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Tractors from 1930s to 1970s displayed at Mooreland Free Fair

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Henry County resident Kermit Adkins brought this 1948 Ford 8N tractor to display in the Antique Tractor Show Wednesday evening at the Mooreland Free Fair. Adkins said he picked this tractor up at a farm near Lafayette free of charge, which was in pretty sad shape when he got it, and it took him two years to restore it to pristine condition.
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By DAVID RISLEY - drisley@thecouriertimes.com

MOORELAND — The annual car show at the Mooreland Free Fair attracted a lot of motor vehicle owners willing to display and talk about their machines.

But what some folks might not realize is that the Fair also had an antique tractor show in which tractors from several past decades are displayed and an owner or two may be around to talk with people about them.

Such was the case Wednesday, Aug. 7, when several tractors of all shapes and sizes from the 1930s to the 1970s were displayed on the far western part of the fairgrounds.

Kermit Adkins, a Henry County resident who lives a couple miles east of Shirley, had brought two of his 15 restored tractors to the Free Fair, a 1948 Ford and a 1964 International Harvester, and was more than willing to talk about them.

“I worked 47 years at Chrysler in New Castle and have been retired for 20 years,” Adkins said. “I had to find something to do and I’ve always liked tractors, so I decided to salvage old ones no longer in use and restore them. I’ve been doing it for 15 years.”

Adkins, who admitted he farms “a little,” has done an excellent job with the two tractors he brought to the Fair. They look as good as new. He also restored the paint on the tractors to the original colors.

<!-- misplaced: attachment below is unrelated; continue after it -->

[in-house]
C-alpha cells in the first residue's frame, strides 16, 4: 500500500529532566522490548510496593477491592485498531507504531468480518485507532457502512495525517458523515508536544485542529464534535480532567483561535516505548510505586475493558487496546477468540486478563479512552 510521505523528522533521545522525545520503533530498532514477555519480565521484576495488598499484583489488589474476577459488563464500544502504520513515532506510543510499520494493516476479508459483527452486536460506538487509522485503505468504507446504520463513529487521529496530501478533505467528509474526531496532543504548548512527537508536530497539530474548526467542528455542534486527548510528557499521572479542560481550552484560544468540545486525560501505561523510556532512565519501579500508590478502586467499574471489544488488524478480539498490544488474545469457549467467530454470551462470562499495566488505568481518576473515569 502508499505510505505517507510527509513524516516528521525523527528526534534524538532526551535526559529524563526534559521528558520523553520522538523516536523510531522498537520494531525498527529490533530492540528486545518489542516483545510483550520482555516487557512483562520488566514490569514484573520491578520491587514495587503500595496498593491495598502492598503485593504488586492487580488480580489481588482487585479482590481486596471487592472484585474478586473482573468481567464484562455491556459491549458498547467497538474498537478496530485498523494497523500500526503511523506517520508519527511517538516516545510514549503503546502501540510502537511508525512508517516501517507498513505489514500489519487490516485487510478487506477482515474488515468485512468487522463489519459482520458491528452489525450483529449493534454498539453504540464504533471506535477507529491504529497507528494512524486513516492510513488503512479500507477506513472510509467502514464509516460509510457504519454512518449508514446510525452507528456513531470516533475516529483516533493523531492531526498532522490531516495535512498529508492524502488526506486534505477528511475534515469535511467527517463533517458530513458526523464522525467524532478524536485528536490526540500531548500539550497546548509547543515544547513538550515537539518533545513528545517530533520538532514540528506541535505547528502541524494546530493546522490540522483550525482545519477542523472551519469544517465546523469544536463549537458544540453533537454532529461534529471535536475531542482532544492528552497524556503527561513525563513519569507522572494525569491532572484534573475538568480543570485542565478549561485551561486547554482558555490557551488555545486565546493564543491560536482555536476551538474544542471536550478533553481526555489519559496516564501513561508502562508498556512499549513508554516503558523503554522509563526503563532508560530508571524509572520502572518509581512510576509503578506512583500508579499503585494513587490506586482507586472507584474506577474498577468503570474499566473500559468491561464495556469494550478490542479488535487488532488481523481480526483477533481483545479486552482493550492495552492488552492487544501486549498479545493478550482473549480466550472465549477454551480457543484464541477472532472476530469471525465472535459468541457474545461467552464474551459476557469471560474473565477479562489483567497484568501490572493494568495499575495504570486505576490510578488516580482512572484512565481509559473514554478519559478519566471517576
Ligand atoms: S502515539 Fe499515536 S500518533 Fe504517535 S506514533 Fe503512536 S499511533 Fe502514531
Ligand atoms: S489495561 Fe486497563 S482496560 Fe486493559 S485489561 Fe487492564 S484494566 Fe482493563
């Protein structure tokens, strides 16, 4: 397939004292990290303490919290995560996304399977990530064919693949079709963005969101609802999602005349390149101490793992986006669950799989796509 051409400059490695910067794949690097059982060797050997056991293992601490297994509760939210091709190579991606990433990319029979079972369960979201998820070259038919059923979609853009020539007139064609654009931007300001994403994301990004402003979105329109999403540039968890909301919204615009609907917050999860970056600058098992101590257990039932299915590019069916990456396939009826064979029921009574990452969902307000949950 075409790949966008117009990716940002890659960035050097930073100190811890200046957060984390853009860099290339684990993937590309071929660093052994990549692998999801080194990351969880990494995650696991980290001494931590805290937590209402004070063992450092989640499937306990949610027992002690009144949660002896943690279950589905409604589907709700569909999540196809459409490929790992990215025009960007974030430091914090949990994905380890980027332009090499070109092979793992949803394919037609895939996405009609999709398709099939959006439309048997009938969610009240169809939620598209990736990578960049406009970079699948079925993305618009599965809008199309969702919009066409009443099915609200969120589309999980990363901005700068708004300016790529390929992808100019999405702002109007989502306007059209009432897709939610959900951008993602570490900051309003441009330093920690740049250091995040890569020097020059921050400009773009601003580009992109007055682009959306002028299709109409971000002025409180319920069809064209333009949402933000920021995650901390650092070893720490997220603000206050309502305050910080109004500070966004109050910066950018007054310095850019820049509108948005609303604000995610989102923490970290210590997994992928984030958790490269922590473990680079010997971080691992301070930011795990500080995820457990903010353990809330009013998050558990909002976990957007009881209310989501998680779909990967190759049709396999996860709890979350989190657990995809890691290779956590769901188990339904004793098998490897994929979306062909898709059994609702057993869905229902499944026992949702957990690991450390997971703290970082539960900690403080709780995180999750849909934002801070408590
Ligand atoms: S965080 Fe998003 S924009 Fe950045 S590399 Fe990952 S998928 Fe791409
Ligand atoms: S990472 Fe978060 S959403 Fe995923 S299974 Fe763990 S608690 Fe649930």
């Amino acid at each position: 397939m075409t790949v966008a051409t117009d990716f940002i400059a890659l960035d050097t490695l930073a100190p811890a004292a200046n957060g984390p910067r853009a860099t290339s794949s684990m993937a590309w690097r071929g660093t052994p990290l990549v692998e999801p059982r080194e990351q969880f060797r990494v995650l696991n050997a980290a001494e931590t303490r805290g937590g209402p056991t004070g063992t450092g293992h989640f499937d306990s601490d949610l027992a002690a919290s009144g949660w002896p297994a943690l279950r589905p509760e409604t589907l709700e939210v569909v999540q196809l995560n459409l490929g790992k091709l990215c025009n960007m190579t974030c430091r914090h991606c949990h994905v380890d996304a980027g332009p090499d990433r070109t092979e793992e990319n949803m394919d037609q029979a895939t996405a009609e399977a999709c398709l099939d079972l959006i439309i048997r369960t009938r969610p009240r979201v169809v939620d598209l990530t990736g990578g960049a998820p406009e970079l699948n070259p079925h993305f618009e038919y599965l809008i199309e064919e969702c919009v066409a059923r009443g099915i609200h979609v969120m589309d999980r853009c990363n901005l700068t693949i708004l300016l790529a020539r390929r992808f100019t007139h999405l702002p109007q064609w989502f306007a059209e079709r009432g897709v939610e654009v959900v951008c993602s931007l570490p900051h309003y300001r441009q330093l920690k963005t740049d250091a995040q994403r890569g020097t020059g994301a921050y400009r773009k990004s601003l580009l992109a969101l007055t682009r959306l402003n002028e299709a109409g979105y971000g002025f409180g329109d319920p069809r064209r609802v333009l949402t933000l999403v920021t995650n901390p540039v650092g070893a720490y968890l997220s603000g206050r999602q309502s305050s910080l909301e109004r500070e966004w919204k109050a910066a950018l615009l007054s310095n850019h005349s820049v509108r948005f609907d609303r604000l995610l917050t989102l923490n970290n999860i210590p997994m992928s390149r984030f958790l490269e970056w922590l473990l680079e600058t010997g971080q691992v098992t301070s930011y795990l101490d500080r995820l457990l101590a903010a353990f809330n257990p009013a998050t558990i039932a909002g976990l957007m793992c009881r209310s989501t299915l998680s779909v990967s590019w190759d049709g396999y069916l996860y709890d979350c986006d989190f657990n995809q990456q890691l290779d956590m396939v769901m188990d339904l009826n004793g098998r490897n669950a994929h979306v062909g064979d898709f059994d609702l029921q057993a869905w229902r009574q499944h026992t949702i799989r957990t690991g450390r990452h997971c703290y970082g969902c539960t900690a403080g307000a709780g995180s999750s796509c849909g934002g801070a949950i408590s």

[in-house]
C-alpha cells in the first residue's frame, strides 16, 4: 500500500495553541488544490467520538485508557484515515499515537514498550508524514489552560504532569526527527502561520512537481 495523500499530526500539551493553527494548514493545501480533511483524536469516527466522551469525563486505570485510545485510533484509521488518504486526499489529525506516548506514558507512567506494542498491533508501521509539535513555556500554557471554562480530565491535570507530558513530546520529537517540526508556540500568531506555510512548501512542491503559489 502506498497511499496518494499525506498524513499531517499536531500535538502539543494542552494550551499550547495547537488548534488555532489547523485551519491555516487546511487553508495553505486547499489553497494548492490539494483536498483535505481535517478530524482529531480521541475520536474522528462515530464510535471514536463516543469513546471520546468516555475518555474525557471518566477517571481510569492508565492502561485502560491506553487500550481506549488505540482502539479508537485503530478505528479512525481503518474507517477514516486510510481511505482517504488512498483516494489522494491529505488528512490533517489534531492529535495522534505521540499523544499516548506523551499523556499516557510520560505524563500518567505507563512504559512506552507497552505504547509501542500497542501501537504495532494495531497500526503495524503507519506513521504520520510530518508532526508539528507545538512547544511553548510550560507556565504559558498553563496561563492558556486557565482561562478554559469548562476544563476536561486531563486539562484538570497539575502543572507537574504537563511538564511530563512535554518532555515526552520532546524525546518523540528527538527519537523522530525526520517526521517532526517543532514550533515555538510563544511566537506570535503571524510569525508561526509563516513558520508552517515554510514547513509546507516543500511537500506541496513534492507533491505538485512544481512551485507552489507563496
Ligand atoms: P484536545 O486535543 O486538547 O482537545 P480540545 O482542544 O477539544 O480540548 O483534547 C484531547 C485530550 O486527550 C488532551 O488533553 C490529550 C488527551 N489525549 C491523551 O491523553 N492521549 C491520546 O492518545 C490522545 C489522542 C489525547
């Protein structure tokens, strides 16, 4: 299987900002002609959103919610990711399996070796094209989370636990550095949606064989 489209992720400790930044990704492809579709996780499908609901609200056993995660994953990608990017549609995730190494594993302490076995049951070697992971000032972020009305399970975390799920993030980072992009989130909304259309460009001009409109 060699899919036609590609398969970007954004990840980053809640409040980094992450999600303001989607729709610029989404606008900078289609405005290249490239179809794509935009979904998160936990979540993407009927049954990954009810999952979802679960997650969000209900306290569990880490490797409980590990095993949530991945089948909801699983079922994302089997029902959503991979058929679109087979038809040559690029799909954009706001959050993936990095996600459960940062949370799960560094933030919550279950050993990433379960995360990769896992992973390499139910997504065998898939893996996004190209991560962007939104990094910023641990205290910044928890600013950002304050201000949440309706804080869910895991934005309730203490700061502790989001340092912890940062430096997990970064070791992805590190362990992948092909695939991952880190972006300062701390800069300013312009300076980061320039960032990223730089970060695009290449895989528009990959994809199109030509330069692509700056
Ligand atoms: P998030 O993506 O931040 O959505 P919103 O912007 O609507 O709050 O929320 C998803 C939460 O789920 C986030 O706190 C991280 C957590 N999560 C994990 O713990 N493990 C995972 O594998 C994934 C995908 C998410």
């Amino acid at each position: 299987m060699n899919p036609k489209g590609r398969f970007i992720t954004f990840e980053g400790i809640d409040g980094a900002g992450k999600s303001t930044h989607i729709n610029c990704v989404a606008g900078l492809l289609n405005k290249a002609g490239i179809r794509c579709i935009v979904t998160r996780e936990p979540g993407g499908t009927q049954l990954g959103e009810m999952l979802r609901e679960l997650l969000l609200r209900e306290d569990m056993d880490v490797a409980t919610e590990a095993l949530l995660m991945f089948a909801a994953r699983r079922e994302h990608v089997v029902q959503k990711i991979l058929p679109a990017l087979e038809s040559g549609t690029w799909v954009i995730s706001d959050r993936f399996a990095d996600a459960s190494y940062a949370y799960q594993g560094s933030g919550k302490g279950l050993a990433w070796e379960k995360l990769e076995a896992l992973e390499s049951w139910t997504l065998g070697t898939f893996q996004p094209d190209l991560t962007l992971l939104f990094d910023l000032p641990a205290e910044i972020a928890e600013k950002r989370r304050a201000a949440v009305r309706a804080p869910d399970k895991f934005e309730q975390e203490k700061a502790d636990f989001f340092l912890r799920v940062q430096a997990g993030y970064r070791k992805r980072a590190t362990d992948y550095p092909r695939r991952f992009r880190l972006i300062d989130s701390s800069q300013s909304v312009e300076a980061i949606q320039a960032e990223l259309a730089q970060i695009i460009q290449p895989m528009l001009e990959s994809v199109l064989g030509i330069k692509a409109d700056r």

“I even have the owners’ manuals for these two,” Adkins remarked. “I have the original owners’ manual that came with the International and I was able to purchase one for the Ford.”

Adkins relayed how he obtained the two tractors he brought to this year’s fair.

“The International was sitting outside in back of a barn just rusting away for about eight years,” Adkins relayed, “and the Ford was outside on a farm near Lafayette. The owner of the Ford found out that I liked restoring old tractors, so he said if I came over to get it, I could have it for free.”

Adkins is meticulous when restoring the machines.

“I tear them down to their basic parts and then rebuild them bolt by bolt,” Adkins indicated. “Some of the parts are rather easy to get, but others are more difficult to obtain and may have to be ordered. It took me about two years to rebuild this Ford to the way it was when it was new.”

As already indicated, Adkins now has 15 antique tractors and he seemed to be in very good shape that he could restore more.

“I have 13 Fords, the International, and another one,” Adkins noted. “They’re probably worth some money, but right now I have no intention of selling any of them. I might someday because I know I’m not going to be around forever.”

Adkins was asked if his tractors could be used in the field today for planting, plowing, and harvesting.

“Oh yes,” Adkins replied. “But they won’t be because these are just for show now.”

Adkins was asked if there are a lot of people who restore old tractors.

“Not really as far as I know,” Adkins added. “We’re a rather unique group. We just like tractors and find it hard to part with them. There definitely are more people who restore old cars than restore old tractors.”

The oldest tractors during Wednesday evening’s show were manufactured back in 1937, making them 82 years old. The “youngest” tractor was manufactured in 1979, which was 40 years ago.